The church is a sanctuary for both solitary and common pilgrimages. Despite its title, the farewell is not held at the Assumption, but has its origins in the parish church. On the third day of Pentecost, the villages of Gheorgheni gather here to thank the pilgrims who visited Csíksomlyó and, at the same time, to receive the traditional ninth farewell of St. Anthony. Farewell once walked through the stations from the high intersection of the eastern part of the church to the roof of Szármány, today only a part of it, the others without a trace.
Franciscan spirituality has had a great impact on the life of Lazarus and the entire basin over the centuries. Influenced by this, various kind companies are formed: the Brotherhood of the Cord Bearers, the Company of St. Anton, the Company of St. Anne and the Tertiary, ie the Third Franciscan Order, which is still diversified in the surrounding localities. Between 1700 and 1948, 42 people from the village earned their monastic profession. (Apart from Fr. Csergő Krizogon, without claiming completeness, let us mention the new educator and scientist, the doctor of body and soul Fr. Gurzó Anaklét, the happy joker, cheerful PP Keresztes or those with enough energy for more lives., Composed by Fr. Ferencz Ervint, the monks served in addition to their own church supplies in the chapel of Lazarus Castle, and the Franciscan chaplain at home sometimes accompanied the lord on his travels, even as a pastor. or as needed in nearby and distant parishes, but could also be considered founders, the parish of Borszék, for example, was born in the monastery of Sárhegy. The inhabitants of Borszék are grateful for this: they supply them with water and, after the great burn of 1872, produce and transport thousands of drains (pine boards). split) with which the roof is temporarily rebuilt.
Perhaps a significant part of their external functioning that affects them even today was the teaching and maintenance of the school, which they considered the “noble Christian duty.” They have been involved in education since ancient times, in 1808 they donated from their own lands in order to build a parish school. They also set up their own school in the monastery district, whose principal is the current principal. The oldest mention is from 1771, at least from that moment the teachers are named here by name. The simple dwelling was transformed into a two-room building with a porch in 1858, where the owners stretched out after the fire until the monastery had a roof. Initially, only one pastor taught, and from 1863 the village asked for a second teacher. We know the names of about 43 Franciscan teachers, with the contemporary name “teacher and catechist” since 1828 (previously the nomenclature did not consistently indicate the title of teacher next to the name). The institute bore the name and character of the normal school, it corresponded to a primary school at that time, later in a sense an algimnasium, which meant a higher grade than the elementary schools in the area. The development and reorganization of popular education, the secularization of schools and the attack of secular leaders led to the closure of the school in 1908. Its ruined building was demolished in 1925, and then only the raised terrace is reminiscent of the late “school of friends”. However, their former disciples gently mentioned their old teachers and passed on their memory to posterity.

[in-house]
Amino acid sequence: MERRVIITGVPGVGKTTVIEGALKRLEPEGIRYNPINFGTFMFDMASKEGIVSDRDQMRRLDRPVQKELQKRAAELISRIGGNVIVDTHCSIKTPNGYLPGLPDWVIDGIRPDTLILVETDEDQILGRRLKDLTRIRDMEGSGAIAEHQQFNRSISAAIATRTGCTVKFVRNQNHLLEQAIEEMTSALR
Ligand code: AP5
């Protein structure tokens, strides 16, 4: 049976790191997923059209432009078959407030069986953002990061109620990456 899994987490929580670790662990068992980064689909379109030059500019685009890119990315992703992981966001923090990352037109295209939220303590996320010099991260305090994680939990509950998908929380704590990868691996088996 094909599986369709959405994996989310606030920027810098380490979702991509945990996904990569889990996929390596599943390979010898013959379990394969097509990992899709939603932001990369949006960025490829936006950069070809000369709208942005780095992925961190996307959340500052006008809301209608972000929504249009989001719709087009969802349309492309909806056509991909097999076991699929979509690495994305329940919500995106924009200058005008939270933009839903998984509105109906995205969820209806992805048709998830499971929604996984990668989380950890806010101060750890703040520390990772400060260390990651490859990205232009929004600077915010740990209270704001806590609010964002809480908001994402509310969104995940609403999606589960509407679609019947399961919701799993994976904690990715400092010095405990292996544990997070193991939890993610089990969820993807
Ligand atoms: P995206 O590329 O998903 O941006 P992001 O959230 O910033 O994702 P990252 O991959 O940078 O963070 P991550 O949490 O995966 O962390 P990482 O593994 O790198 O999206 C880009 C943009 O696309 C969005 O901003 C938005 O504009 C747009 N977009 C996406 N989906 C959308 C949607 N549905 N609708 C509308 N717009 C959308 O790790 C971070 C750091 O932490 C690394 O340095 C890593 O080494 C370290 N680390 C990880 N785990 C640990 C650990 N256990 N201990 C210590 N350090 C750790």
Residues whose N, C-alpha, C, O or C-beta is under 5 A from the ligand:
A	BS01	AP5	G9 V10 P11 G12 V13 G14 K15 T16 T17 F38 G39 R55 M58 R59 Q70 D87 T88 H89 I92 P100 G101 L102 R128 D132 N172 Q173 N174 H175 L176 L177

In 1974, the Harghita County Council rented part of the monastery building and, in exchange for the rent, repaired and modernized it and set up a cultural center. The “Friendship” art creation camp is held here annually, and since 1978 it has been Kalaka that creates the beauty of folk masters, as well as the meeting place of many writers and other conferences. An exhibition of the works of the traditional camps, which have now become internationally attractive, and of their successor and events since then, will be opened in the halls of Lázár Castle, an open-air exhibition will be arranged in sculpture parked next to the monastery. In 2006, the Cultural and Art Center moved and since then the monastery has been used again for its original purpose, and the St. Francis of Deva Foundation is setting up an orphanage in its courtyard.
The direct love that connected the faithful to the monastery and its inhabitants allowed the creation of many anecdotes and jokes. If someone complains of an intolerable frost when it is not so cold, it is still alienated: their friends’ donkeys also had frozen ears at that time. (Due to the altitude, the biggest difficulty of the monastery is the water supply, their only well becomes unusable after a fire, so they have to bring water from the village. And at Easter, Jesus will rise twice on St. Hill, referring -the resurrection ceremony held at different times in the two St. But malicious stories were born about a begging friend, the relationship between locals and inhabitants of the monastery, and their humor comes largely from the clash between saint and layman.